The road that runs north to south through Tonatanvally rises and falls with the undulating ground surface, as if the tarmac has been rolled our across the bog like a rug. Occasionally there is a short stretch of track to the left or right, just enough distance for people to park a car and load up their turf. Turbary or the right of private individuals to cut turf for domestic use has been carried on for centuries in rural Ireland but it is now being phased out and not without controversy and protest. The annual turf harvest is a family occasion and it is a common sight to see a couple of cars pulled up and two or three generations cutting, stacking or bagging the small rectangular bars of peat. A picnic with a flask of tea completes the ritual.
Large stacks of harvested turf featured in many of Paul Henry’s paintings. When we visited Tonatanvally the peat was stacked in little tepee formations or it had already been put in silage or animal feed bags, which were in turn stacked in an ad hoc fashion. These stacks of colourful plastic sacks stood out in stark contrast with their surroundings, not at all like the harmonious palette of hues and textures observed by Paul Henry. The new form of bagged turf stack is clearly becoming a norm. It provides a new motif for an artist.
In addition to the stacked and bagged turf, the cuttings offer further interest both in plan and section. A considerable physical and chronological depth is exposed in the face of the cuttings. Each individually owned plot is marked out by a fence, wooden pegs or by long established cuttings. There is occasional mechanical wreckage from harvesting apparatus, long since rusted and overgrown. The most noticeable vegetation during our visit was bog cotton. It produced a beautiful visual effect as it danced in the wind. We will hopefully get to return to some bog locations on our 2014 visit.
When Paul and Grace Henry first on Achill in 1910, they turned their nose up at touristy Dugort and moved on to Keel which was the quieter of the two villages in those days. Paul famously tore up his return railway ticket and scattered the fragments into the sea. They convinced John and Eliza Barrett to provide them with lodgings at the post office in Keel. They had little money and survived largely on credit but the decision was made to sacrifice their relatively comfortable life in London in favour of life on Achill.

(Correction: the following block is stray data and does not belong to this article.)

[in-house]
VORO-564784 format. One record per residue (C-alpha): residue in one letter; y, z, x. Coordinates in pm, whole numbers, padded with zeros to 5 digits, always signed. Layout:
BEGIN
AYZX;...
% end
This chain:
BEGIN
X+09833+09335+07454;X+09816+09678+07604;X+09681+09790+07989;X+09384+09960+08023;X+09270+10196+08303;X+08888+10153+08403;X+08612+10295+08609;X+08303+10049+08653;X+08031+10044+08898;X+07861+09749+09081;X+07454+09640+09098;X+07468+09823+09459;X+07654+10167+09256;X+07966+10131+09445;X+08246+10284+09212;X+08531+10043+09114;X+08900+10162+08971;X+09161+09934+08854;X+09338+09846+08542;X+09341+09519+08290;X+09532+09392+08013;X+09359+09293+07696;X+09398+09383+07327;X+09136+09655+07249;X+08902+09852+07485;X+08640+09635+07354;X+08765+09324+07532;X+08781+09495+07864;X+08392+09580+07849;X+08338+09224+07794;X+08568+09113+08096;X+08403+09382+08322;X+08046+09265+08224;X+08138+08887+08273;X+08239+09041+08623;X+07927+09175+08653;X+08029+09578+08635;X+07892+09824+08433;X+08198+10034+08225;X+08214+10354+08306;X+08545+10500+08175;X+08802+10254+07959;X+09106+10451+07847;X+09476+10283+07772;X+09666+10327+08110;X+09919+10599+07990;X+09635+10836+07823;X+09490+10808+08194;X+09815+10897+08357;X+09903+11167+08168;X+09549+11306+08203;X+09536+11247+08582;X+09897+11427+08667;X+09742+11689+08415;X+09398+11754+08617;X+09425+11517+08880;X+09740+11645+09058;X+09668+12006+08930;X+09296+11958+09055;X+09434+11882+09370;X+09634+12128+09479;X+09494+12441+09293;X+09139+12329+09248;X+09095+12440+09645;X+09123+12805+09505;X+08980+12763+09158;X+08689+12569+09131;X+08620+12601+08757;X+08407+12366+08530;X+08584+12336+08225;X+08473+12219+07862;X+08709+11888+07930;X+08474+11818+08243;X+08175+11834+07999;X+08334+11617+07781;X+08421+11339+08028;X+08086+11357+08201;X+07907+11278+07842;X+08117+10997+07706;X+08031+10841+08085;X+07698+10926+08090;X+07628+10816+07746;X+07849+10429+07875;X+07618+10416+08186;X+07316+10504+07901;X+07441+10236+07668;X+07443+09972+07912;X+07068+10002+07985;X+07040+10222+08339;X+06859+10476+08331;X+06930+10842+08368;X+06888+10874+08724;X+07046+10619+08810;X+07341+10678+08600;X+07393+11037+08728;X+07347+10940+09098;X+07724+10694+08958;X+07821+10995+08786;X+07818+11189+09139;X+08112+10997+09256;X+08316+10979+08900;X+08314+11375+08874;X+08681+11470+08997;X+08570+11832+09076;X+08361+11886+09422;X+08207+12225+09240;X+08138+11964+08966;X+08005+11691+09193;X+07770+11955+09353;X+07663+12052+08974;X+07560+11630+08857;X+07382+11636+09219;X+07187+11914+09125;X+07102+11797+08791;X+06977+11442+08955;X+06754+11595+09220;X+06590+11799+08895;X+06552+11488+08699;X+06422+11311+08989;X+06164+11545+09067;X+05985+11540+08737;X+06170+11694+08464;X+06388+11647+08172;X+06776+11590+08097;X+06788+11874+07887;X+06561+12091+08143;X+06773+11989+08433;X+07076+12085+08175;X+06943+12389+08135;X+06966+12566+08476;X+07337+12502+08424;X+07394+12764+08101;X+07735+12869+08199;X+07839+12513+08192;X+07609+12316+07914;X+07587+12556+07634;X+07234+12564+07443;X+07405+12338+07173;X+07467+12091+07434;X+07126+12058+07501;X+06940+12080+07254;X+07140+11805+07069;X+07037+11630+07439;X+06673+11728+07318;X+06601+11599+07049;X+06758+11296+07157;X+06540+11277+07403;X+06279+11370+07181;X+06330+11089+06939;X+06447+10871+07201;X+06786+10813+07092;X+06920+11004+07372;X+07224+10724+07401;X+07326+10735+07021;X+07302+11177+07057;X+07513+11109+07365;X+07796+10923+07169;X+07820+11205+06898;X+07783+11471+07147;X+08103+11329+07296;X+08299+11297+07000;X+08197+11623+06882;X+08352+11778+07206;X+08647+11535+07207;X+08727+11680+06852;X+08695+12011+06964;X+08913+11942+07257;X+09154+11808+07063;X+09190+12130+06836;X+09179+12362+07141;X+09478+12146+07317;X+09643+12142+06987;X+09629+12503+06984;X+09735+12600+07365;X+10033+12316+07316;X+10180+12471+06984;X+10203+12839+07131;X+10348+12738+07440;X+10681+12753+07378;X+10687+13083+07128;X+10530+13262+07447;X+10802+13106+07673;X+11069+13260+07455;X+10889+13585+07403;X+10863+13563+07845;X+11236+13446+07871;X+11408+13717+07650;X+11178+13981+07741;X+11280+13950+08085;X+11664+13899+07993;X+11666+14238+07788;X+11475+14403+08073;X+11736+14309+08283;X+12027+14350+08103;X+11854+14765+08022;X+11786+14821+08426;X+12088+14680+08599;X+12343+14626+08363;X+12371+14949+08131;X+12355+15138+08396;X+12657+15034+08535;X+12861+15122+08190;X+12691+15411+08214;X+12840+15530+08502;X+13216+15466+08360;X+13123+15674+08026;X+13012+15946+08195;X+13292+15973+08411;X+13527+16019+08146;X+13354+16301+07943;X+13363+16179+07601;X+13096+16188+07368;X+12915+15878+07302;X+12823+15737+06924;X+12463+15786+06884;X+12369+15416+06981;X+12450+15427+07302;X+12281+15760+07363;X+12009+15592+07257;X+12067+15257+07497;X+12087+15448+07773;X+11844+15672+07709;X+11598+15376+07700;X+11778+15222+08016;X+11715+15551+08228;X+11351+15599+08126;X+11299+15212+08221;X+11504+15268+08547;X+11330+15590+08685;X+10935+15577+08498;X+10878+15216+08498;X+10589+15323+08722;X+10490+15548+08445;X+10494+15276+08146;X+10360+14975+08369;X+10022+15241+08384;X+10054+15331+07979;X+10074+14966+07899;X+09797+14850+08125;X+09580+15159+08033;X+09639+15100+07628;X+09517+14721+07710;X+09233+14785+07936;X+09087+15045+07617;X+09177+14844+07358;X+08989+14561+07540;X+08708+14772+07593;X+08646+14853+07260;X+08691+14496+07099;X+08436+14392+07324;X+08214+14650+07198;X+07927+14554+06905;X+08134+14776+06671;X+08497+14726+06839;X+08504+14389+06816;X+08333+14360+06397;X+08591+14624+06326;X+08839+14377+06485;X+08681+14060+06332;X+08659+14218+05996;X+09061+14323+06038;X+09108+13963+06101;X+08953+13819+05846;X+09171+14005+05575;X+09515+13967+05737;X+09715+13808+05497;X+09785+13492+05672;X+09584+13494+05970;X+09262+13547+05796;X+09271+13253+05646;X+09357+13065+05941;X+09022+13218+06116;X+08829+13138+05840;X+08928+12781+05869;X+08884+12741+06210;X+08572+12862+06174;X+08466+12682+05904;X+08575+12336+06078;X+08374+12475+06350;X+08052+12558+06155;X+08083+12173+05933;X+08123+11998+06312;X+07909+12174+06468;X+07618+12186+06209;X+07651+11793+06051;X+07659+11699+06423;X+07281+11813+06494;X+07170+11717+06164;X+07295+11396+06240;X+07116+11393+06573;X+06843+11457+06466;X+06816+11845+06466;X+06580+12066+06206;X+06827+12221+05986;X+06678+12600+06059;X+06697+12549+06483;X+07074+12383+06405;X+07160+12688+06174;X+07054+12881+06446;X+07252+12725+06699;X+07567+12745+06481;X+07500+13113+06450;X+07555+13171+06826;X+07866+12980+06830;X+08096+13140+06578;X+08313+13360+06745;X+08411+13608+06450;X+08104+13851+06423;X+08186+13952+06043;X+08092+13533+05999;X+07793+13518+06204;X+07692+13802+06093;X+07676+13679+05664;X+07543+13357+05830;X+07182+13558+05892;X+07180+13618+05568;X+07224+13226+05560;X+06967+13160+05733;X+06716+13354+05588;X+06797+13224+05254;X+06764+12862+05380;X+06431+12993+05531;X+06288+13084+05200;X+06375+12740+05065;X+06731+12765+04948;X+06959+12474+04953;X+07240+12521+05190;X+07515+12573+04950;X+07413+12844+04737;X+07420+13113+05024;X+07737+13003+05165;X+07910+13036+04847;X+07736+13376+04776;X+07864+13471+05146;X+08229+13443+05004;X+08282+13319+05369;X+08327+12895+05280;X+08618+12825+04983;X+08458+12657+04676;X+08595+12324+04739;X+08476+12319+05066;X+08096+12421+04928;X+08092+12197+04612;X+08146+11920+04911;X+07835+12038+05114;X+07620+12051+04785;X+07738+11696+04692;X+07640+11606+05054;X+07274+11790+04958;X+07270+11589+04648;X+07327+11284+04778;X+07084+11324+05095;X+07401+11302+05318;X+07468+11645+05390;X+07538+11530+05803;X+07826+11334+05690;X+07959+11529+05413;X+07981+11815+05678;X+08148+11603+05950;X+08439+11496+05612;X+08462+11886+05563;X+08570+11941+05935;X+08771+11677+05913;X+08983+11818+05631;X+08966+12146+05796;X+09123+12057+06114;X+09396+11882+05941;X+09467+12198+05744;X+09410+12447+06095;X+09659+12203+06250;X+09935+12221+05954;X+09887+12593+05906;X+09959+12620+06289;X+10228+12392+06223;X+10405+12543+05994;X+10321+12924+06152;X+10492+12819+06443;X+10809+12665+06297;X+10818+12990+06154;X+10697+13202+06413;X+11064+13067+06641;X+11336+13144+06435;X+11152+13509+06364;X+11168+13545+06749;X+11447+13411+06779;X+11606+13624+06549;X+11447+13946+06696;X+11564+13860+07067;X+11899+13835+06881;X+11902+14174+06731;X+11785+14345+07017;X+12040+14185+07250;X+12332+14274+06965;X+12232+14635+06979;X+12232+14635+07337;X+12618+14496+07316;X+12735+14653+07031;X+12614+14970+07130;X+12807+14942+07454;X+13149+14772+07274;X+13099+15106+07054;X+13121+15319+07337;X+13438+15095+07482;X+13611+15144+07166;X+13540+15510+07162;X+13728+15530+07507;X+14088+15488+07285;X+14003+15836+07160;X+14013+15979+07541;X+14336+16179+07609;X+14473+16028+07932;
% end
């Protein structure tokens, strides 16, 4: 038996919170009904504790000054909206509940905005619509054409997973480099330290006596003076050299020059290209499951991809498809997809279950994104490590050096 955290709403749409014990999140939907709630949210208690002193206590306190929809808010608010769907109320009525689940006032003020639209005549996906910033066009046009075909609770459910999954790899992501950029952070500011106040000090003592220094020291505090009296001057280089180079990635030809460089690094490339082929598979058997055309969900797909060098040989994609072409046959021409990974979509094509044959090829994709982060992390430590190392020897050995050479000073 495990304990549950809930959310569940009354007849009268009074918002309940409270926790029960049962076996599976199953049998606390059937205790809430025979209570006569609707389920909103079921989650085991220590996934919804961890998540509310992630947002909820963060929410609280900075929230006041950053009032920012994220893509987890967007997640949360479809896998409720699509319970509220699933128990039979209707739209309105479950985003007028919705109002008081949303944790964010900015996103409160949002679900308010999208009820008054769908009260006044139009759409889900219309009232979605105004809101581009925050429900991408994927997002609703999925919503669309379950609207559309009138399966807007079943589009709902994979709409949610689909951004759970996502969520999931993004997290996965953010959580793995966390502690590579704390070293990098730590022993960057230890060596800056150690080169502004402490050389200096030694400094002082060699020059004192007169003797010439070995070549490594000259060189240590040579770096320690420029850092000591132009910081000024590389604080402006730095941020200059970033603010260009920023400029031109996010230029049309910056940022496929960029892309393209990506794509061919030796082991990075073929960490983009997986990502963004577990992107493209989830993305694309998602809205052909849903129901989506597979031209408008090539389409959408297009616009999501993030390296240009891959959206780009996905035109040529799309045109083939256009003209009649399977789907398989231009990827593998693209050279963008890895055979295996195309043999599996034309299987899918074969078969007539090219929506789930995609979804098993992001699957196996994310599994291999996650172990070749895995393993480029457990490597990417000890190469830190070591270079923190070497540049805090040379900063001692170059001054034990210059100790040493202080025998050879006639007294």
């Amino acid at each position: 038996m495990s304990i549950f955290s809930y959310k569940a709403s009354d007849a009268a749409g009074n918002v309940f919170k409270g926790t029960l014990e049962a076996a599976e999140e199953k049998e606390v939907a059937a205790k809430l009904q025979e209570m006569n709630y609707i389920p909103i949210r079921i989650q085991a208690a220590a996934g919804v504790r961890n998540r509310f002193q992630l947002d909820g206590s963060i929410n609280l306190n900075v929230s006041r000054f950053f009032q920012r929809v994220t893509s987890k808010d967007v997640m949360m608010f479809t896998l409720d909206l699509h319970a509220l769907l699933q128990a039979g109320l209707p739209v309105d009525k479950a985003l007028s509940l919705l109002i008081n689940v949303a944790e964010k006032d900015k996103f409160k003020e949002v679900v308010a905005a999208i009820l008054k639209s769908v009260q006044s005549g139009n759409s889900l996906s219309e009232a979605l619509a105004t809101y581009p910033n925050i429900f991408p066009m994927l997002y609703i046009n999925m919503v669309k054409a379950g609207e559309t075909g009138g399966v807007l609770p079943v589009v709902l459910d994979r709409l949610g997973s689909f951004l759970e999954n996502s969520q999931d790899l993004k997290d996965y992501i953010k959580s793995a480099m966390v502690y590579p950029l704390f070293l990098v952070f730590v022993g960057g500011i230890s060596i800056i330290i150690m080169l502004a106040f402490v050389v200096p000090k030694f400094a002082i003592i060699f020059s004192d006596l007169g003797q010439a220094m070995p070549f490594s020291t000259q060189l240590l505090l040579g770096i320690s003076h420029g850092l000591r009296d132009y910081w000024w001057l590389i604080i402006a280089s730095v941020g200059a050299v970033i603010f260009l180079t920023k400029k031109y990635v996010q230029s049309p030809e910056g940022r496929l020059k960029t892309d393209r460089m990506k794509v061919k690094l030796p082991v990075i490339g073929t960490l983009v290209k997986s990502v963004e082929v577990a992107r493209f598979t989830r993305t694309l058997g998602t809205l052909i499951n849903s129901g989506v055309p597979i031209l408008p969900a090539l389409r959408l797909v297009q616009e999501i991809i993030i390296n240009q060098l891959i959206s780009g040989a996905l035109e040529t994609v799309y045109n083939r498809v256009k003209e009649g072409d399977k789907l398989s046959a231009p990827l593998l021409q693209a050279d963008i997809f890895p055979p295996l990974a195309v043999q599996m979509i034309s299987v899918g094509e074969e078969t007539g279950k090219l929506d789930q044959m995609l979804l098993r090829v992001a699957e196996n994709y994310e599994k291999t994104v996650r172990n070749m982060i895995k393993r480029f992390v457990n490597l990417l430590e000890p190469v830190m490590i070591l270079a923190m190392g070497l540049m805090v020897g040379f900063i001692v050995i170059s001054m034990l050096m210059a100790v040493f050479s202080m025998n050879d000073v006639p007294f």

“Paul [Henry] described Keel as the most gregarious of villages, perhaps about fifty houses in all, huddled close together as if for warmth and companionship, devoid of all plan” (Kennedy, S.B., 2007, p.32). Using the Ordnance Survey of Ireland free public map viewer it is possible to look at the village in plan in 1899. From this we can get a good idea of how the village would have been laid out when the Henrys arrived 11 years later.
When we first explored Keel in 2013 we found that there were not many 19th or early 20th century buildings left standing in the village and those that did remain were concealed within modernisations, used as storage sheds or in ruins. It was a pleasant surprise to see at least four uninhabited houses reasonably well maintained. It seems some people like to keep the old family home for both practical and sentimental reasons, but choose to build a new house in the vicinity.
The site of the Amethyst Hotel was of great interest to the APH team as it was here that Paul and Grace Henry first lived on Achill. A blue plaque on the wall outside records that “Paul Henry (1876-1958), Irish artist lived and worked here and at other locations in Achill 1910-1919”.
Unfortunately the building has been vacant for c. 27 years and has fallen into disrepair. There are plans for the building to be demolished to make way for a new development. Within the heavily vandalised remains of the interior the APH team found some 1970s fliers for the hotel and a couple of 1965 tourist maps of the island. We were also amused to find that the hotel vinyl collection included Classic Tranquility by Phil Coulter, an LP that has a Paul Henry painting as its cover image.
Bibliography Kennedy, S.B., Paul Henry: With a catalogue of the Paintings, Drawings, Illustrations, New Haven & London: Yale University Press, 2007.